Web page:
David Lennon David Lennon has been a staff writer for

David Lennon is an award-winning columnist and author who has been a staff writer at Newsday since 1991.

He was named one of the top 10 columnists in the country by the Associated Press Sports Editors in 2014 and also took first place in that category for New York State that same year.

Lennon began covering baseball for Newsday as the Yankees' beat writer in 1995, the season the Bombers snapped a 14-year playoff drought by becoming the American League's first wild-card team. Two World Series rings later, Lennon left the Yankees' beat after the 1998 season, bounced between the Bronx and Shea for the next three years, then took over on the Mets for the demise of Bobby Valentine in 2002. He became Newsday's national baseball writer in 2012.

Lennon also is a Hall of Fame voter, a former Chairman of the New York Chapter of the Baseball Writers Association of America and co-author of "The Great New York Sports Debate."
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BALTIMORE - Outside the visitors' clubhouse, standing beside the golf carts and spare lawn mowers late Saturday night, Joe Girardi finally had been backed into a corner.

It required a humbling doubleheader sweep by the Orioles, more than 10 hours cooped up at Camden Yards, playing miserable baseball in drizzly, raw conditions more suited to crab fishing, to convince the Yankees' manager that the moment of truth had arrived.

After two days of telling us the importance of resting his aching regulars, that his team's health took priority over home-field advantage, Girardi no longer had that luxury after the Yankees' twin losses and the Astros' 6-2 victory -- meant that the margin for error had evaporated.

It has come to this: Game No. 162 will decide where the Yankees play Tuesday night's wild-card showdown -- either in the Bronx, Houston or possibly Arlington, Texas, depending on the results of the season's final afternoon.

And for Girardi, the gloves are off. He promised Saturday night to go with his full starting lineup for the series finale against the Orioles, with only Dellin Betances -- who threw 23 pitches in taking the Game 2 loss -- possibly off limits.

"It's kind of been that way all year," Girardi said. "We've been down and needed to bounce back. We'll do it again tomorrow."

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The Yankees have been sliding for a while and are 15-16 since Sept. 1, not exactly a wave of positivity heading into the playoffs. But Girardi took a cautious approach to the first two games of this series, and the split-squad strategy usually isn't a winning formula once the Grapefruit League schedule is over.

Rather than deploy his "A'' team in either of the two games, Girardi chopped his roster in half, as if he were sending one to Sarasota and keeping the other at Steinbrenner Field.

We know what he was trying to do. By starting Ivan Nova in Game 1, with Alex Rodriguez anchoring that crew, Girardi hoped to steal the noon opener and make Game 2 a meaningless exercise. In that best-case scenario, Girardi would have Luis Severino use the nightcap as a playoff primer and trot out a Scranton-heavy lineup.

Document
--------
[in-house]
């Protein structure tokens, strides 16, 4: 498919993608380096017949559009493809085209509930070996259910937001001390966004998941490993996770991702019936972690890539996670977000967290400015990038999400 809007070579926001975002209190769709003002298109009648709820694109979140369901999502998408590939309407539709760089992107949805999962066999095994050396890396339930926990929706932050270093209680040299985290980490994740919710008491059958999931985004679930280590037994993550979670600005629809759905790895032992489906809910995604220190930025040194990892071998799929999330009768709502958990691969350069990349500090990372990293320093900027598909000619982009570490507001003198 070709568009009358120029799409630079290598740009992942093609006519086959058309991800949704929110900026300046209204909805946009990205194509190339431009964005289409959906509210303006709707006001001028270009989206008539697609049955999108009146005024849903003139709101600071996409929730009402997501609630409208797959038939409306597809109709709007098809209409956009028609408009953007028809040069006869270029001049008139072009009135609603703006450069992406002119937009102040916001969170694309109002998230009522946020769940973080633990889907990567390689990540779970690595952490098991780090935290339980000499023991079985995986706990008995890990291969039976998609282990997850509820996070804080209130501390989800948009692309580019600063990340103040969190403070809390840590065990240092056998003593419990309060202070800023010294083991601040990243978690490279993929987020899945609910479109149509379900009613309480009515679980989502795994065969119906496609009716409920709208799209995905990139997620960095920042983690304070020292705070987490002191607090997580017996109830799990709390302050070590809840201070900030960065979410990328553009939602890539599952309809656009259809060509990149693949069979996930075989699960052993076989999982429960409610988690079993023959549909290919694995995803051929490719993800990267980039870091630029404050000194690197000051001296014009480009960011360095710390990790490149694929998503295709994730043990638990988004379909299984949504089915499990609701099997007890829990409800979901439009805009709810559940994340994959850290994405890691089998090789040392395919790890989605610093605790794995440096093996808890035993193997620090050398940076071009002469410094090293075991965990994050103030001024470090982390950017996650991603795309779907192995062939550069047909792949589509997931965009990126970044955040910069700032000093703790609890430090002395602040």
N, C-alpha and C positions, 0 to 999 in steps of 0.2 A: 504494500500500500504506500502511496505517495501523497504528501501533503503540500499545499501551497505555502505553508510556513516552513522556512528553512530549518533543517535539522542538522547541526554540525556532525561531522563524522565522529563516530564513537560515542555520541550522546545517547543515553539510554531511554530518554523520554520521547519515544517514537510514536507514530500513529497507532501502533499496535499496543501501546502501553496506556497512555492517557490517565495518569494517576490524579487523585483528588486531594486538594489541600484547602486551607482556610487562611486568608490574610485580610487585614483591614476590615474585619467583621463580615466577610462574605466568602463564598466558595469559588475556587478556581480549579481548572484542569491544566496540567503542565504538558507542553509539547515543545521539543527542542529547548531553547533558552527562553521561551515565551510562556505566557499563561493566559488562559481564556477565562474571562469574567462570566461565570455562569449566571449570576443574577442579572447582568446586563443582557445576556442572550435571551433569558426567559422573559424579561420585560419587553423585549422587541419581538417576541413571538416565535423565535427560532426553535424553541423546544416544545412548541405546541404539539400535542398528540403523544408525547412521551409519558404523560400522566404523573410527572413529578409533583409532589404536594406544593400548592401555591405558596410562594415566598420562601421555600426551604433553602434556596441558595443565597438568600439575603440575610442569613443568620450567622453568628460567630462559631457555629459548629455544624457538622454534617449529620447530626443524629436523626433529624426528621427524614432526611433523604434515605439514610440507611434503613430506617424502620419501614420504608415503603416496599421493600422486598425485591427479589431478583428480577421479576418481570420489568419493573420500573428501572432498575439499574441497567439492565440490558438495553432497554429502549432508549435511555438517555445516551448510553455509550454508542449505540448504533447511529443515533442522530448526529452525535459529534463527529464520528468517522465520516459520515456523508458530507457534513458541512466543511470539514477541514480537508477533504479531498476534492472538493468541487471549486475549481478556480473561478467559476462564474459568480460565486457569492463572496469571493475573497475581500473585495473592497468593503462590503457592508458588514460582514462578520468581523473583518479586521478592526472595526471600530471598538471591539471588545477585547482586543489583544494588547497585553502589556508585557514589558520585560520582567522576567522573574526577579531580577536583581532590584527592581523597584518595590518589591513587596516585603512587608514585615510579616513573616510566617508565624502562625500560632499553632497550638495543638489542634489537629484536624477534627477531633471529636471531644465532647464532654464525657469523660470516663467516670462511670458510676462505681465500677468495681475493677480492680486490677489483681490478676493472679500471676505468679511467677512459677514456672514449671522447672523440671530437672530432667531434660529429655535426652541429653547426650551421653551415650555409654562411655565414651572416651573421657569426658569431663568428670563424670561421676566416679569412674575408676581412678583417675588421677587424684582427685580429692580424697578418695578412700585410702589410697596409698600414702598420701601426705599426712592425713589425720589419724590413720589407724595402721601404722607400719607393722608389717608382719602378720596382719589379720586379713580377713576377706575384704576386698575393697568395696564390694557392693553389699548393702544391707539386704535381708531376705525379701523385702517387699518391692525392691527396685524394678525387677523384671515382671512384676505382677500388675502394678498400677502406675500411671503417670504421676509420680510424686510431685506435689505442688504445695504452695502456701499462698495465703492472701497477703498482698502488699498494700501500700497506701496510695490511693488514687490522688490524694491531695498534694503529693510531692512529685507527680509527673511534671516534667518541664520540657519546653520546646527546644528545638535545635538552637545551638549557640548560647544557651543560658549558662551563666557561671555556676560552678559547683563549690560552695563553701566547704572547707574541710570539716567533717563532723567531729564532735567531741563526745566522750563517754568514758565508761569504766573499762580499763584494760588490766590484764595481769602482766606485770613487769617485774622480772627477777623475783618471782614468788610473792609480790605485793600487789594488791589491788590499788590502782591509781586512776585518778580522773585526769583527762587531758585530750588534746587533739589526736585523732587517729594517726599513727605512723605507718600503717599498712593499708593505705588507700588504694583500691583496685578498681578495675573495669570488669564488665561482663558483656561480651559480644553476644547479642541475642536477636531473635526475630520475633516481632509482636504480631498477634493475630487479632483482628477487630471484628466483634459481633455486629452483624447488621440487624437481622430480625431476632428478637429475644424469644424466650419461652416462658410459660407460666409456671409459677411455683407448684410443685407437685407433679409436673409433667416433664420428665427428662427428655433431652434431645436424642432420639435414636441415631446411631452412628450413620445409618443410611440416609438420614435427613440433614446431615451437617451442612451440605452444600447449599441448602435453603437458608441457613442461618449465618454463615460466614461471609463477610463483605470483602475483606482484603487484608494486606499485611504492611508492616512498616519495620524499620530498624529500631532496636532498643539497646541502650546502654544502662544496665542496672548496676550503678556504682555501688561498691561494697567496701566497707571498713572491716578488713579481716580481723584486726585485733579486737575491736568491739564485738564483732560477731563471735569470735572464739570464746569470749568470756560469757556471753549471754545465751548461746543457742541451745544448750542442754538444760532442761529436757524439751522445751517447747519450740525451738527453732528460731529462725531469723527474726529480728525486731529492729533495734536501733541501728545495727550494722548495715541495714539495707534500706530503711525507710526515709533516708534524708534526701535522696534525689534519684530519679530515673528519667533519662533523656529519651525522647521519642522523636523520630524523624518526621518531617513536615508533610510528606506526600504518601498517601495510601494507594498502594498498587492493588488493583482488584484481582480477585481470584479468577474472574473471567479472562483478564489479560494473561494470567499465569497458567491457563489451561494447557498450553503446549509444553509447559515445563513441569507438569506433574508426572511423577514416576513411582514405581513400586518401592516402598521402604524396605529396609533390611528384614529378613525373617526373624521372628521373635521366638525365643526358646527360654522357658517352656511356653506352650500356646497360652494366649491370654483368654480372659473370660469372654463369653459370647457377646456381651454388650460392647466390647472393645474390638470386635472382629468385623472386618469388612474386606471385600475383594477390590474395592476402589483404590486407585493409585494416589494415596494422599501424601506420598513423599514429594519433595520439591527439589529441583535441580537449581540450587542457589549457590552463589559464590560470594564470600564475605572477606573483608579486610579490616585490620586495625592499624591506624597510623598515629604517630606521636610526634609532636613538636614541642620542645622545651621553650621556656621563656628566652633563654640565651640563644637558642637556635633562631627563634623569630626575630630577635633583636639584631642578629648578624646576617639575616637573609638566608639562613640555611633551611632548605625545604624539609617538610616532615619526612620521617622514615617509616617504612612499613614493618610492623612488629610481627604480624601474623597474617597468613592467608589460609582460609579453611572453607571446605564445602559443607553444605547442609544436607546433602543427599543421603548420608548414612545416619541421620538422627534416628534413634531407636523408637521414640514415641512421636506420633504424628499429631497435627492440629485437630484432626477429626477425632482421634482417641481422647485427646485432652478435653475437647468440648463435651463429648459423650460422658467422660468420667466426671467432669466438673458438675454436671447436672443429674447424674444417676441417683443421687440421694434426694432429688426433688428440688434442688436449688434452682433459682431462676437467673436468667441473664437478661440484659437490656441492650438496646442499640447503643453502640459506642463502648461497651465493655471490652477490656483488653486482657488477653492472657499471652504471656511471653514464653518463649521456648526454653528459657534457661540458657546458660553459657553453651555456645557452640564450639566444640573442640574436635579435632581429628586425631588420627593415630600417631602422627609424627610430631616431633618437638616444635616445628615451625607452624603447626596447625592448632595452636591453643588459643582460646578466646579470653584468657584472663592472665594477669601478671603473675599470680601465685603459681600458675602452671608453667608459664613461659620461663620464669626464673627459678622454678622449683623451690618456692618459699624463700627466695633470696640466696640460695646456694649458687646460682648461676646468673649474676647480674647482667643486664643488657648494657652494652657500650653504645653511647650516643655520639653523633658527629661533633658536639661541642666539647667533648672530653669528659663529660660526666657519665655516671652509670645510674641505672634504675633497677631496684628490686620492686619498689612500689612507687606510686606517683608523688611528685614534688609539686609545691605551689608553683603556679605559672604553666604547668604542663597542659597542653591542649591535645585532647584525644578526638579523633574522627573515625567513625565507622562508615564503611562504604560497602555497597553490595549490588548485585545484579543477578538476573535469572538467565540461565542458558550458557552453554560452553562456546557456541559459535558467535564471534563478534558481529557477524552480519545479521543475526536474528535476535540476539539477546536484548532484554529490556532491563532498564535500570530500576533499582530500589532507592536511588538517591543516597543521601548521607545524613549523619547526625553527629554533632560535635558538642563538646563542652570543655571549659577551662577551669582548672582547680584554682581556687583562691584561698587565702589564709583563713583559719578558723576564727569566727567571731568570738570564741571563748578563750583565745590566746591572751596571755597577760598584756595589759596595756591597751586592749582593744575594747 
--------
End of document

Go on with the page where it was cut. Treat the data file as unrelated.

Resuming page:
The Orioles, however, weren't on board with that plan. And maybe Girardi forgot whom he was messing with. Buck Showalter will be watching the playoffs on TV this week after winning the AL East title last year, but he wasn't mailing this series in. If Showalter could make life difficult for the Yankees -- with a plane ride to Houston, for instance -- you can bet he'd play through a hurricane for the opportunity.

The first game was no contest. Nova kept it close for a while, but Chasen Shreve -- who has just about pitched himself off the postseason roster -- blew up during the Orioles' four-run sixth inning and the Yankees' bats were disturbingly quiet again in the 9-2 loss.


Afterward, during the intermission, we still didn't get much of an urgent vibe from the Yankees. Rodriguez, who went 0-for-4, was asked if there was a mounting pressure to finally nail down home-field advantage.

"There's only two games left," Rodriguez said before Severino took the mound a few hours later. "It can't mount any more. We're going to be due. We're going to be due to turn this thing around."

In Game 2, a 4-3 loss, the Yankees at least were competitive. The Orioles scored the winning run in the eighth on the second of two wild pitches that inning by Betances.

"There was nothing I could do," he said. "Today's situation was unfortunate. It happens."

If these things continue to happen Tuesday night, this will be an awfully brief playoff appearance.

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The Yankees have performed lately like a team content to be strutting around in those MLB-issued caps and T-shirts, their wardrobe for Thursday's cork-popping party in the Bronx.

"We've got to find a way to play better," said Chase Headley, who whiffed as a pinch hitter with two on in the sixth inning. 'We're frustrated we're not playing the way we want to."

That's understandable. But the Yankees just have to summon something, from somewhere, to become a dangerous team again, starting Sunday. Because right now, they're a pushover, and those don't have a very long October lifespan.